Audio Damage specialises in affordable plug-ins including this shiny new DubStation.
The first thing to mention about DubStation is that GUI - ain't she abeauty? Cell shading is a graphical process whereby 3D images are made to appear 2D while retaining their 3D properties.
In other words, it might look like a flat drawing, but the knobs and switches are all animated in true 3D. Very cool.
The old analogue delays that DubStation emulates work by passing the input audio along thousands of circuit cells, each one adding a very short time delay to the output signal.
Unlike with digital delays, this architecture results in some sonic degradation between the start and end of the delay line – a 'warm' degradation that is seen as desirable, and remains a signature of dub reggae in particular.
DubStation is pretty light in the controls department, keeping user-friendliness high on its list of priorities. The Input and Output dials can be overloaded by 3dB, and the input stage features soft clipping, which adds a bit of pleasant saturation when pushed.
The Lo-Cut knob controls a high-pass filter that attenuates the low frequencies of the input signal, with a range of 100Hz to 1.5kHz.
This is there to facilitate the rising filtered delay sound characteristic of deep Jamaican dub, which DubStation does very well.
The delay time is set using the Time knob and the Mult switch: Time sets the delay between four and 1,000 milliseconds, or to the usual range of musical intervals with the Sync switch engaged, while Mult multiplies the delay time or interval by two when in the x2 position.
As the delay time gets longer, the high frequencies of the delays are attenuated more – a deliberate take on the aforementioned degradation of the 'bucket brigade'.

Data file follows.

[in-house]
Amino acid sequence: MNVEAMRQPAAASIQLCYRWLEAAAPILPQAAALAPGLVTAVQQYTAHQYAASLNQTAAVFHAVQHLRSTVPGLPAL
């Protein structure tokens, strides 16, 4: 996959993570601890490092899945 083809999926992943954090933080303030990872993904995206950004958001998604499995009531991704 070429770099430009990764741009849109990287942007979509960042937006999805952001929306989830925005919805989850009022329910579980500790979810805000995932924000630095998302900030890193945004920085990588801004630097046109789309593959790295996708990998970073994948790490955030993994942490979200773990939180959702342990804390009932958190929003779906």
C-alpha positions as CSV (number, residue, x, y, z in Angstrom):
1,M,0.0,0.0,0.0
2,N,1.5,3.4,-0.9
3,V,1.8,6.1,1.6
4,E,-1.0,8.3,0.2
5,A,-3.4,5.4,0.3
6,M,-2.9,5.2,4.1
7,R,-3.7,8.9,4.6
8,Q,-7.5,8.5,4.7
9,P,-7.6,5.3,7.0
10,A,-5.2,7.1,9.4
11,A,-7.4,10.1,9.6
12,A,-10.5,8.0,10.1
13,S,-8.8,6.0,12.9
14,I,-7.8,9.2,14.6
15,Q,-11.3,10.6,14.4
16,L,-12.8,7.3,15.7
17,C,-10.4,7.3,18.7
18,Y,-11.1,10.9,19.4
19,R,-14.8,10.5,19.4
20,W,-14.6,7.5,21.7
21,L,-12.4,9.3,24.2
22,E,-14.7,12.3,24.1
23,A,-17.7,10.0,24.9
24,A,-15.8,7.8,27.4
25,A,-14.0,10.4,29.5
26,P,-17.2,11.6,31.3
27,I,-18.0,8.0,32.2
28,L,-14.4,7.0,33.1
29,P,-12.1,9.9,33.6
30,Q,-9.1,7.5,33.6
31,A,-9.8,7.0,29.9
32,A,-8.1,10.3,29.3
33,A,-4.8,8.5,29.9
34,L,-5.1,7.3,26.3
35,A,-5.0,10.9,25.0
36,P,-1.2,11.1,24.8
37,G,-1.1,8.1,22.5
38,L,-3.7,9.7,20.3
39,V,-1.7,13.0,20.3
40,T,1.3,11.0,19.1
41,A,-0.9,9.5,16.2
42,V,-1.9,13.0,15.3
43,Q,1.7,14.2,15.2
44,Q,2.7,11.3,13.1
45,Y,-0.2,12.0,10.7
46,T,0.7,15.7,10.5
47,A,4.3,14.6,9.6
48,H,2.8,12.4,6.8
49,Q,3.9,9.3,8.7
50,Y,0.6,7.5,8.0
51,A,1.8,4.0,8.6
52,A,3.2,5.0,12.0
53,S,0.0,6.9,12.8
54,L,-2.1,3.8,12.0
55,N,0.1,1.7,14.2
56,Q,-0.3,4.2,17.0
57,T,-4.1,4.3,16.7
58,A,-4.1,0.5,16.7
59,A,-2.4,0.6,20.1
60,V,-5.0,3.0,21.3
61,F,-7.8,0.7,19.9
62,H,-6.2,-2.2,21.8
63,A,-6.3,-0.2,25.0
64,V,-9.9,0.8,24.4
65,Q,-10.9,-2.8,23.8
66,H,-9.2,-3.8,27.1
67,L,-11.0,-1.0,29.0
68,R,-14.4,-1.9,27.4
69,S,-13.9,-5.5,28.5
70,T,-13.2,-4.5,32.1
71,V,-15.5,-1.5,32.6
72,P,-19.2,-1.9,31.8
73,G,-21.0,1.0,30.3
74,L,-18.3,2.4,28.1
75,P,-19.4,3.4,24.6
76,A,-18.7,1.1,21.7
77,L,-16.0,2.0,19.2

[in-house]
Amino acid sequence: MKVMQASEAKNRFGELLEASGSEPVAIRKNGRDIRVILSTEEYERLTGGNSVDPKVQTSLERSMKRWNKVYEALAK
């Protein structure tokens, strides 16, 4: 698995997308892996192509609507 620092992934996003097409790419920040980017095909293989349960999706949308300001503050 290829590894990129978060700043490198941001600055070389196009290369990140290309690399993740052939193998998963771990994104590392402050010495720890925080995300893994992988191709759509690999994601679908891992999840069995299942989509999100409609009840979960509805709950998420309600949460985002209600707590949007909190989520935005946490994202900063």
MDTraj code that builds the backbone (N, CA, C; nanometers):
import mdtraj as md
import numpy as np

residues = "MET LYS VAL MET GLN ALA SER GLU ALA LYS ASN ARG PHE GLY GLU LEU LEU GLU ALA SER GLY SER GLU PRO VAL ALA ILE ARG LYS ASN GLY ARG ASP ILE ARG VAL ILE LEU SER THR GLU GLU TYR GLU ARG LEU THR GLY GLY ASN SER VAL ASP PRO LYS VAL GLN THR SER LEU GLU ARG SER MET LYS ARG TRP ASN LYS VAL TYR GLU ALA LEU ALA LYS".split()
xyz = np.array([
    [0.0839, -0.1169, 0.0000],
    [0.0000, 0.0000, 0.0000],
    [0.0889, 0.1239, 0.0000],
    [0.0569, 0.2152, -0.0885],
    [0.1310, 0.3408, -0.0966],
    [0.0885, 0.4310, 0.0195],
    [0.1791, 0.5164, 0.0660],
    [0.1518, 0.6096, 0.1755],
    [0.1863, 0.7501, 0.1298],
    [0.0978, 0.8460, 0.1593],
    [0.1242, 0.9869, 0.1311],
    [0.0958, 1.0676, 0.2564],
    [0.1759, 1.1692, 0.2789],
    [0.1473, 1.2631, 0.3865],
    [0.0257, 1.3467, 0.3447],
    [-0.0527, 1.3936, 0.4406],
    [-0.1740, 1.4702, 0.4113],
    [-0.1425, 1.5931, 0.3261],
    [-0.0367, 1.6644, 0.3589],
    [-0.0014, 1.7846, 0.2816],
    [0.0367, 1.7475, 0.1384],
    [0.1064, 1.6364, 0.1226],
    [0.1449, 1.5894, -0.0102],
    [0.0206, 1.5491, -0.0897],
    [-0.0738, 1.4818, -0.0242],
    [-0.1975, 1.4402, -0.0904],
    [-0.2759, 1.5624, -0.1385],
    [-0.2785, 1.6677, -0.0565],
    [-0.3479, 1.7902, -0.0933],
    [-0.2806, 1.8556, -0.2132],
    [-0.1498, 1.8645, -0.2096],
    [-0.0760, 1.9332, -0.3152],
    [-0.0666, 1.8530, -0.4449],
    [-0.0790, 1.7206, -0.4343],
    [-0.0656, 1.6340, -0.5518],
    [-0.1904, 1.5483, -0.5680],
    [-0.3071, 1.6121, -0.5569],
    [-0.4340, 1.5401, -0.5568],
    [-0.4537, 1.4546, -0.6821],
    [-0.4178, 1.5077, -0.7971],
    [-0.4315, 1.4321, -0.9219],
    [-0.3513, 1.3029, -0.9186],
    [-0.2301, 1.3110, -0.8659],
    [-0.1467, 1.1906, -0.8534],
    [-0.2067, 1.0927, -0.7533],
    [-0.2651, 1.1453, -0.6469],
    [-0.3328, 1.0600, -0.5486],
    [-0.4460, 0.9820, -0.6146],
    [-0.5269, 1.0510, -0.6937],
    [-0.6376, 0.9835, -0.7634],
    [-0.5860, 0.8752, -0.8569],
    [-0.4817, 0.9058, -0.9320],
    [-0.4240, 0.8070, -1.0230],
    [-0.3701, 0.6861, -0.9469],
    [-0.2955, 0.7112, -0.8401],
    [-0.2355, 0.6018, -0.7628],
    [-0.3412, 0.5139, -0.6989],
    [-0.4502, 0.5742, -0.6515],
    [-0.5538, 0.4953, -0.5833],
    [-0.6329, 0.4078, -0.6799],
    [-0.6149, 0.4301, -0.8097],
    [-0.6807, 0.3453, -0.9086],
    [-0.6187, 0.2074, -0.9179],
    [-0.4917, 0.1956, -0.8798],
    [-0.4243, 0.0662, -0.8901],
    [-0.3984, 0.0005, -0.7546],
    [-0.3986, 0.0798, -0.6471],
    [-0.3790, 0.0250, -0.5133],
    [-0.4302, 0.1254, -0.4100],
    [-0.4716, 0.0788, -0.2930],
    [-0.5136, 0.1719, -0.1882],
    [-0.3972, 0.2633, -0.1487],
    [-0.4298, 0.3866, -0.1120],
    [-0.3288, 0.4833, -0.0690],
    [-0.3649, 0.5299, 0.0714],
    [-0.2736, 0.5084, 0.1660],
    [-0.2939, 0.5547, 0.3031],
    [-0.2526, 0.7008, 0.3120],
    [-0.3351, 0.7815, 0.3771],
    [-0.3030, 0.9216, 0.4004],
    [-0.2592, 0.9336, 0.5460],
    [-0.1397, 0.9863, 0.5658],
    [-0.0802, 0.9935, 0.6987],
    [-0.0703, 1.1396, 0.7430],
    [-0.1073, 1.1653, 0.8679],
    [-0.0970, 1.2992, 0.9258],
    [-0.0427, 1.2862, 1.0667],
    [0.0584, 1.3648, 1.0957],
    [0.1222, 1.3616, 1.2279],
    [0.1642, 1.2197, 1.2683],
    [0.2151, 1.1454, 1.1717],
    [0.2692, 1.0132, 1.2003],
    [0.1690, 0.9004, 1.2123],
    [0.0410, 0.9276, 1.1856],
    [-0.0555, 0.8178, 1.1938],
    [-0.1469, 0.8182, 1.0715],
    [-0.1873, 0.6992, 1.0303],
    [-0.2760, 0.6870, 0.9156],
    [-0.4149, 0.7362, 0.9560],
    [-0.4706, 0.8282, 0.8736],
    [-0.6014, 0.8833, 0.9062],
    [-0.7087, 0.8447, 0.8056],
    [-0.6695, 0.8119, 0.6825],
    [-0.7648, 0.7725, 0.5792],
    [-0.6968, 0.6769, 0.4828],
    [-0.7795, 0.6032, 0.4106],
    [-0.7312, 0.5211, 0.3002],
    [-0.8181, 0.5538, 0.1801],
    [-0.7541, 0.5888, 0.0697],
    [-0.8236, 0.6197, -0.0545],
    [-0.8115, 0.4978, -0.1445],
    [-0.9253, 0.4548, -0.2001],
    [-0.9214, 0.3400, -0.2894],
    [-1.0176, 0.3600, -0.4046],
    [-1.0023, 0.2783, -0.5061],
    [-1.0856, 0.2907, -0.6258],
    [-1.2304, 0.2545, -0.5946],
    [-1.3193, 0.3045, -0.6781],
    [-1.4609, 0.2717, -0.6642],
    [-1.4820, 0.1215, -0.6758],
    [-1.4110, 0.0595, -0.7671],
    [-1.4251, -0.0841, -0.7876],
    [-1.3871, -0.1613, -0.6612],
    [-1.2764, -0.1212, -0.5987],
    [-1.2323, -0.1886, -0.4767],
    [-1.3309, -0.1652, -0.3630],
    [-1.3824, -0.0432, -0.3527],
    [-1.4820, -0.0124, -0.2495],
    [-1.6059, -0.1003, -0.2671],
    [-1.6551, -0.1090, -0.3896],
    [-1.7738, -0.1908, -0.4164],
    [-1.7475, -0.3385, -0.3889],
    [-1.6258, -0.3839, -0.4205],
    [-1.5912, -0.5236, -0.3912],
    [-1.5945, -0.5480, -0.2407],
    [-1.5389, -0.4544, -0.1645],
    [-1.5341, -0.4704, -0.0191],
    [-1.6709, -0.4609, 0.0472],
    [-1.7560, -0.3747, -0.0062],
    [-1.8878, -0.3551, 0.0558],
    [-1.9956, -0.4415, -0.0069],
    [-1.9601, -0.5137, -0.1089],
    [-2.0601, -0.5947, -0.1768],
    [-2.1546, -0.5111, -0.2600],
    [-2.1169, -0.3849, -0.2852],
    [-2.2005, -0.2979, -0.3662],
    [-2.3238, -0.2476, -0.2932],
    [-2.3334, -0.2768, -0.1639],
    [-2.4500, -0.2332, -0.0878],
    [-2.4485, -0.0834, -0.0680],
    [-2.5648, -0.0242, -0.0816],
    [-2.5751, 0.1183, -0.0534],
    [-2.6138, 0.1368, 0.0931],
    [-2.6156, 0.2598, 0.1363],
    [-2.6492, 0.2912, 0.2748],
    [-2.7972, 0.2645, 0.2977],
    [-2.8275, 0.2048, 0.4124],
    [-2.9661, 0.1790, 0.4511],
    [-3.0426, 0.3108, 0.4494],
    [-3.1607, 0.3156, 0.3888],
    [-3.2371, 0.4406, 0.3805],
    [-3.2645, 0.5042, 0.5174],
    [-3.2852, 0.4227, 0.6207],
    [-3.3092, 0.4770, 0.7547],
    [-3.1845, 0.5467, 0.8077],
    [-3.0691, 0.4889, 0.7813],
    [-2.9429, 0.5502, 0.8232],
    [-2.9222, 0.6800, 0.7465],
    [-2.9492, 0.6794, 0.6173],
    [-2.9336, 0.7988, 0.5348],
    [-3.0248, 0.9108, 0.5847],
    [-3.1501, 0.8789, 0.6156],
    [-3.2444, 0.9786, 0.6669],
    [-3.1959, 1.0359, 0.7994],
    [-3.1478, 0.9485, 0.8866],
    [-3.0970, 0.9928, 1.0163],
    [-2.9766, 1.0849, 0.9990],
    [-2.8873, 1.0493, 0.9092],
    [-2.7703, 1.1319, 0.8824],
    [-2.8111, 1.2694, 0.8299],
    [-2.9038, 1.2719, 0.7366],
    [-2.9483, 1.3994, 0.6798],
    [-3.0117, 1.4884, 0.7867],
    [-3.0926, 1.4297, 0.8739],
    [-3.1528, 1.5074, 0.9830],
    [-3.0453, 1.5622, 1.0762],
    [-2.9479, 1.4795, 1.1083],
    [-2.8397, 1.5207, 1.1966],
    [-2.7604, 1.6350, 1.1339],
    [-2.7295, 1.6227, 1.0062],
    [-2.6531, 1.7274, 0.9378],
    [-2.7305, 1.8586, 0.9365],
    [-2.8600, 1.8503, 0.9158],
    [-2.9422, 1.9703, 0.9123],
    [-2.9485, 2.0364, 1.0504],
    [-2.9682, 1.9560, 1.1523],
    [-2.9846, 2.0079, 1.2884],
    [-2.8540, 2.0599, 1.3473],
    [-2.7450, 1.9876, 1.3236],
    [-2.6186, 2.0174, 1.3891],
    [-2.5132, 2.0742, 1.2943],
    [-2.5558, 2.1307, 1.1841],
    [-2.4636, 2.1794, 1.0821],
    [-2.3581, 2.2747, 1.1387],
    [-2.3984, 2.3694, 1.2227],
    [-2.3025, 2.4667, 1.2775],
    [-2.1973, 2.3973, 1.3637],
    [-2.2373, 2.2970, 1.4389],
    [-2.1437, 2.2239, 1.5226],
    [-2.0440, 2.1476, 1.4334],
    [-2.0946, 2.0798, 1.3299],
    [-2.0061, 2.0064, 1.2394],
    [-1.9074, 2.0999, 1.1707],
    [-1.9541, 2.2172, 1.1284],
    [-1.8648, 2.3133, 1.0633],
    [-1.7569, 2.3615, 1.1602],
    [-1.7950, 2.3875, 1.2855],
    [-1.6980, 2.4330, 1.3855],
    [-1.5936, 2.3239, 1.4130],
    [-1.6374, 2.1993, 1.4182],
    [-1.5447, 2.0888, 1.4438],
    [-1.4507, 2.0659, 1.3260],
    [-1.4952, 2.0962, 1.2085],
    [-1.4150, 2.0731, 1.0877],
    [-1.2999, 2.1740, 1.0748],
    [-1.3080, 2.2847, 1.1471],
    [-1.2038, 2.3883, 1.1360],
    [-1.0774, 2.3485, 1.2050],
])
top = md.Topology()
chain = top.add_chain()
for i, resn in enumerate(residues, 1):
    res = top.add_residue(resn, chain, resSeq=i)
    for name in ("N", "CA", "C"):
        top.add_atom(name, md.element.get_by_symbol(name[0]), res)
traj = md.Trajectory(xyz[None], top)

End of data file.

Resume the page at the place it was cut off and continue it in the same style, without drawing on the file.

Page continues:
Of course, an analogue delay isn't much use without a feedback control, which in this case has been dubbed Regeneration.
This feeds the delay back into itself and ultimately creates infinite repeats when fully clockwise. The Loop switch disengages the Regen circuit and simply loops the contents of the delay line in a digital fashion, with no degradation.
Finally, the Reverse switch causes the contents of the delay line to play backwards for as long as Regen or Loop keeps it in alive, while anything not already in the line when the switch is flipped plays (and delays) normally.
DubStation fully captures the fun and 'spirit' of the grand old analogue delay, and thoroughly deserves the 'Dub' in its name.
MIDI CC control is supported and easily set up, and this is one of those plug-ins that you really have to operate via hardware to fully appreciate.
It sounds fabulously warm and trippy, and at this price is an absolute steal. So, if you've ever resorted to complex mixer routings – real or virtual – in order to construct dirty, evolving dub delays, your prayers have just been answered.